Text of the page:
“A Tale of Two Kitties” (1942)
Bob Clampett, director
Mel Blanc (Catstello, Tweety Bird), Tedd Pierce (Babbit), voices


Quote of note
Vern:  Do you think Mighty Mouse could beat up Superman?
Teddy:  What are you, cracked?
Vern:  Why not? I saw the other day.  He was carrying five elephants in one hand!
Teddy:  Boy, you don’t know nothing!  Mighty Mouse is a cartoon.  Superman’s a real guy.  There’s no way a cartoon could beat up a real guy.
Vern:  Yeah, maybe you’re right.  It’d be a good fight, though.
—Vern Tessio (Jerry O’Connell), Teddy Duchamp (Corey Feldman), Stand by Me (1986)

…58…59…60.

Posted By: John Farmer
Last Edit: 01 Aug 2010 @ 03:14 PM

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 27 Jul 2010 @ 6:00 AM 

Tuesday Minute
No. 138 | July 27, 2010

Merrie Melodies Tribute


Our theme this week

Selected shorts from Merrie Melodies

Featured this week (theme introduction)
Monday         —   “Lady, Play Your Mandolin!” (1931)

“A Wild Hare” (1940)


Notes in brief

Happy Birthday, Bugs Bunny!  On this date 70 years ago, Bugs Bunny made his screen debut.  Though Bugs is not named in the cartoon short—he’s simply “the rabbit”—he does introduce his signature line, “What’s up, Doc?”  The look and sound of Bugs went through a number of changes before he settled into the “wascally wabbit” character most of us remember.  But this is how he first appeared.


“A Wild Hare” (1940)
Tex Avery, director
Virgil Ross, animator
Mel Blanc (Bugs Bunny), Arthur Q. Bryan (Elmer Fudd), voices


Quote of note
“It’s like living in a Tex Avery cartoon.”
—Vida Boheme (Patrick Swayze), To Wong Foo Thanks for Everything, Julie Newmar (1995)

…58…59…60.

Posted By: John Farmer
Last Edit: 01 Aug 2010 @ 03:14 PM

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 26 Jul 2010 @ 6:00 AM 

Monday Minute
No. 137 | July 26, 2010

Merrie Melodies Tribute

Merrie Melodies cartoons were first produced by Leon Schlesinger, who had earlier created Looney Tunes.  The orginal idea behind Merrie Melodies was to create animated shorts that promoted music owned by Warner Bros.  It grew from there.  Schlesinger sold his production company to Warner Bros. in 1944.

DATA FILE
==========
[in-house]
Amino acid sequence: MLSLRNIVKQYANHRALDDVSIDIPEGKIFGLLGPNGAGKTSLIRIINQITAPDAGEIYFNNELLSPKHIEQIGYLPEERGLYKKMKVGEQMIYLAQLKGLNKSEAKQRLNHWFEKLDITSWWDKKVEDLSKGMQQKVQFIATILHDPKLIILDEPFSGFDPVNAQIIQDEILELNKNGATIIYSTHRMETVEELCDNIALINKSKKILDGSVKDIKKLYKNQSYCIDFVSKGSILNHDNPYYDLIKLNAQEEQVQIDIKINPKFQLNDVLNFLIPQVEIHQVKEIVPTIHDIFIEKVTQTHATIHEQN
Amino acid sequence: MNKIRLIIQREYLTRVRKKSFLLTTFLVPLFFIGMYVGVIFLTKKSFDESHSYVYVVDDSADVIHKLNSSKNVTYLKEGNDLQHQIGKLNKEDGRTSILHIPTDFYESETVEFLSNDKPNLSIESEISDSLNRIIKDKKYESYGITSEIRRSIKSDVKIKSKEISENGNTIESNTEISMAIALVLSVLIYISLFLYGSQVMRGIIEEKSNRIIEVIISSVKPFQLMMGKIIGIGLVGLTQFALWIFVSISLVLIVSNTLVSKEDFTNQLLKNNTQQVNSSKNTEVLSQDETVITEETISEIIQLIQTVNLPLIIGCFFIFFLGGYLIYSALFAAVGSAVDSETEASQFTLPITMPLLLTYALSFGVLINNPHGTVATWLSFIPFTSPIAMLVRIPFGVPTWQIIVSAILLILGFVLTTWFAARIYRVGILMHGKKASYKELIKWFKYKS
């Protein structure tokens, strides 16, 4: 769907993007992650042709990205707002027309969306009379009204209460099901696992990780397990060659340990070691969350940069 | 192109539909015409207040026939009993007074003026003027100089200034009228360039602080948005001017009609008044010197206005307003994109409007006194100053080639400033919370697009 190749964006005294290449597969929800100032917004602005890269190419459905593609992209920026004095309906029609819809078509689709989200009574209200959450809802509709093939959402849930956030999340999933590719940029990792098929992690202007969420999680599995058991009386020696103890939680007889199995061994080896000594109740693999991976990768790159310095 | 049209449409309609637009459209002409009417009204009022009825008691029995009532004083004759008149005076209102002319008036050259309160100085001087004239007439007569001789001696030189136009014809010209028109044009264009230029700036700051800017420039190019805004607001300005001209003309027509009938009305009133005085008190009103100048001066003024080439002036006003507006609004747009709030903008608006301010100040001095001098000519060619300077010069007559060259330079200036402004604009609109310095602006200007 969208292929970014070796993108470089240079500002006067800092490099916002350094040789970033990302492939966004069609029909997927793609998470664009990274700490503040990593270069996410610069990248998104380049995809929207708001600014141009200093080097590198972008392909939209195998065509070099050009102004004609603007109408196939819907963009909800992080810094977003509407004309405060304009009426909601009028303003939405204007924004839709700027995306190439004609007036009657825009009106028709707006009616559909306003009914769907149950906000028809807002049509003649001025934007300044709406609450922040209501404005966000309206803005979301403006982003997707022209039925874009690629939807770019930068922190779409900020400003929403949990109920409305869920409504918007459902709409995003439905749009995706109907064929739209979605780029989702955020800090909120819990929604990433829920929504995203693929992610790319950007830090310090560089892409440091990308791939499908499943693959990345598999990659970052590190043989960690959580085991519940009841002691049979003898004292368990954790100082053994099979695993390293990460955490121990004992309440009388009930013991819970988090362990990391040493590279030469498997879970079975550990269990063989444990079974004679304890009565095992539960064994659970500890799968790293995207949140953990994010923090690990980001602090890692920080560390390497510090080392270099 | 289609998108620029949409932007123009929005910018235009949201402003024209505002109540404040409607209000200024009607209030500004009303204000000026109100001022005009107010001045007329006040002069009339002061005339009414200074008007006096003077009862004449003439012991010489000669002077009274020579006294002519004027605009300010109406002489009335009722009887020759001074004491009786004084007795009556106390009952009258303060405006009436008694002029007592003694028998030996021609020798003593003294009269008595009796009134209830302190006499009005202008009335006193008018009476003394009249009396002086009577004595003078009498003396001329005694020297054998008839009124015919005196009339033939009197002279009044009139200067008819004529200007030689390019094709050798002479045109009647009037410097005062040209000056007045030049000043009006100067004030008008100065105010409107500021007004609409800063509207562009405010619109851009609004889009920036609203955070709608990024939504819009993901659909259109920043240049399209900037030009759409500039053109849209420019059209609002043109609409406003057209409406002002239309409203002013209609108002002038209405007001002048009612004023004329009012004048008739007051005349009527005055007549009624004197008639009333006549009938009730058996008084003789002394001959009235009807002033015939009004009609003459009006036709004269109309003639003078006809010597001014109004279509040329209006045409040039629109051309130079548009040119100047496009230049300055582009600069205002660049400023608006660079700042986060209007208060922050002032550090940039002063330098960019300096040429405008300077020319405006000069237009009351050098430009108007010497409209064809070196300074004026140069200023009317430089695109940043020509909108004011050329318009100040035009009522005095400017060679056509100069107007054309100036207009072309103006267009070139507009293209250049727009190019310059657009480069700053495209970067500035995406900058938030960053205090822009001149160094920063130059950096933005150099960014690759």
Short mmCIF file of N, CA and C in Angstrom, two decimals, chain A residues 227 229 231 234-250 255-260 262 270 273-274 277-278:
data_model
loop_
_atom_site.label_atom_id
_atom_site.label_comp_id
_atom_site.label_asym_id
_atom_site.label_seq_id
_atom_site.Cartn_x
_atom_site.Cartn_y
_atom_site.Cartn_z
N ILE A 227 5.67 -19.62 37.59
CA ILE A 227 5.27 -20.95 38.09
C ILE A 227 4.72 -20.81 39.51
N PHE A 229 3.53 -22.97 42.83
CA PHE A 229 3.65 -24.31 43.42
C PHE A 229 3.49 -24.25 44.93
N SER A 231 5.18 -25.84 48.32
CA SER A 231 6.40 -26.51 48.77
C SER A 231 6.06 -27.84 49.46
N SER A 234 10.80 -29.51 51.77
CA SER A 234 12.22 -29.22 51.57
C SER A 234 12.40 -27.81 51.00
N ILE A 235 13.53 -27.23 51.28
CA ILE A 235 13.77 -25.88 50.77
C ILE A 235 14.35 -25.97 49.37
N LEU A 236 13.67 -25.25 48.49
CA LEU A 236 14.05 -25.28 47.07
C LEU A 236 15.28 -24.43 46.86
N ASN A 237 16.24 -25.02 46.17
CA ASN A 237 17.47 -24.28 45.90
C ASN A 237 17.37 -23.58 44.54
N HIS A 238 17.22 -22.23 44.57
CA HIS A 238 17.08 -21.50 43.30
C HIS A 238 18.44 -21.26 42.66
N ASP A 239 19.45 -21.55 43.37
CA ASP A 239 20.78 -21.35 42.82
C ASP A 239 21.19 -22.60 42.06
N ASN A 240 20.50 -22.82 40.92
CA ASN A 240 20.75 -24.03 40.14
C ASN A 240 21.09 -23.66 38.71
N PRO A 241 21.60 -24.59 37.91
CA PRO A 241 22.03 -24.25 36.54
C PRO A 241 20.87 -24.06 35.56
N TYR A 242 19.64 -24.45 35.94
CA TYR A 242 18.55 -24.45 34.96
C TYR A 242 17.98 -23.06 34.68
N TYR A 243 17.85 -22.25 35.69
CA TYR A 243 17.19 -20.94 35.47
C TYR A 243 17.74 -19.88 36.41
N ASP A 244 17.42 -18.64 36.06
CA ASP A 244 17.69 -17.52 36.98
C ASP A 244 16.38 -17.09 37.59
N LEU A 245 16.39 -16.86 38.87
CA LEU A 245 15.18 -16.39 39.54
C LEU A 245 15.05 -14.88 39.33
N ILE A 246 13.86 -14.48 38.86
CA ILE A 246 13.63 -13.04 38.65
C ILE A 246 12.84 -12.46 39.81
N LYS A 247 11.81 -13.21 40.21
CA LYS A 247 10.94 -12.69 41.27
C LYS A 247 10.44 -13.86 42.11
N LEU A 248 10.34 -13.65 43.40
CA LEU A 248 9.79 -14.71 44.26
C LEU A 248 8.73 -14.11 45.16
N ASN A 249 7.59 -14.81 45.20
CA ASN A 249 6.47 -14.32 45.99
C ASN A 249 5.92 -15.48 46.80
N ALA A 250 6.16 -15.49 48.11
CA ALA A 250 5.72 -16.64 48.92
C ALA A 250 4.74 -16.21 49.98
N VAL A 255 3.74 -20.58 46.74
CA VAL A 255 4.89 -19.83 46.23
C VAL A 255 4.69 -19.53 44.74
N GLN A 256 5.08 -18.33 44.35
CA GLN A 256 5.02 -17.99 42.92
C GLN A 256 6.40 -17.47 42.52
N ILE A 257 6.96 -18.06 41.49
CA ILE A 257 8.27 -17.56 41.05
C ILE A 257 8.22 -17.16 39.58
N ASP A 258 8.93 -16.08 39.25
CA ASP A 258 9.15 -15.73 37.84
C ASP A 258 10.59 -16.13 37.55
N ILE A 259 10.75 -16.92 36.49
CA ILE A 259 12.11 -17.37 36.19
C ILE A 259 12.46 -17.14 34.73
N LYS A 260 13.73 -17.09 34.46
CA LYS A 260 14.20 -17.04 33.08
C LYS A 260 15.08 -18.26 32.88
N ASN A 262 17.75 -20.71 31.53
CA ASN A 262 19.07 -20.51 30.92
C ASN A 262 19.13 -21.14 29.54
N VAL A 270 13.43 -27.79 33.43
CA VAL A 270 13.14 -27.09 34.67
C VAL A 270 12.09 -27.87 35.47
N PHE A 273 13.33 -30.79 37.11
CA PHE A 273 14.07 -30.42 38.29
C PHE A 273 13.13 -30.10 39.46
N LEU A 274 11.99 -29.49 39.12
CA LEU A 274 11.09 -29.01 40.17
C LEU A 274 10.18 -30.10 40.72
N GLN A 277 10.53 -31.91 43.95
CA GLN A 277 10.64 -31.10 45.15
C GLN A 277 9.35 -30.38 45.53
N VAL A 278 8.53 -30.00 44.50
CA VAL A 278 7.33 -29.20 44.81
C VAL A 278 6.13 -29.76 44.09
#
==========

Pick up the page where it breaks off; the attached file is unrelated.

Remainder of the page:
Merrie Melodies had no greater invention than Bugs Bunny, as classic a character as any in the history of animation.  Bugs Bunny celebrates his 70th birthday on Tuesday.  We had a big kick attending “Bugs Bunny at the Symphony” for its show date at the Hollywood Bowl about a week ago.  Great music, great cartoons.  I recommend it if you have any kids, young or old, in your family.  Tour information is here.

Our theme this week
Selected shorts from Merrie Melodies

“Lady, Play Your Mandolin!” (1931)


Notes in brief

“Lady, Play Your Mandolin!” is the very first of the Merrie Melodies series of cartoons.  The gaucho that looks like Mickey Mouse is Foxy, who appeared in three Merrie Melodies shorts during the 1930s.  The title song was composed by Oscar Levant, with lyrics by Irving Caesar, and a version sung by Paul Lukas was a top ten hit of 1930.


“Lady, Play Your Mandolin!” (1931)
Rudolph Ising, director


Quote of note
“You know what I’d like to be?  A cartoon of some kind.  You know, like when they get hit in the head with a frying pan or something, and their head looks like the frying pan, with the handle and everything?  They they just go boi-ing—and their head comes back to normal?  Wouldn’t that be great?”
—Cyril (Daniel Stern), Breaking Away (1979)

…58…59…60.

Posted By: John Farmer
Last Edit: 01 Aug 2010 @ 03:15 PM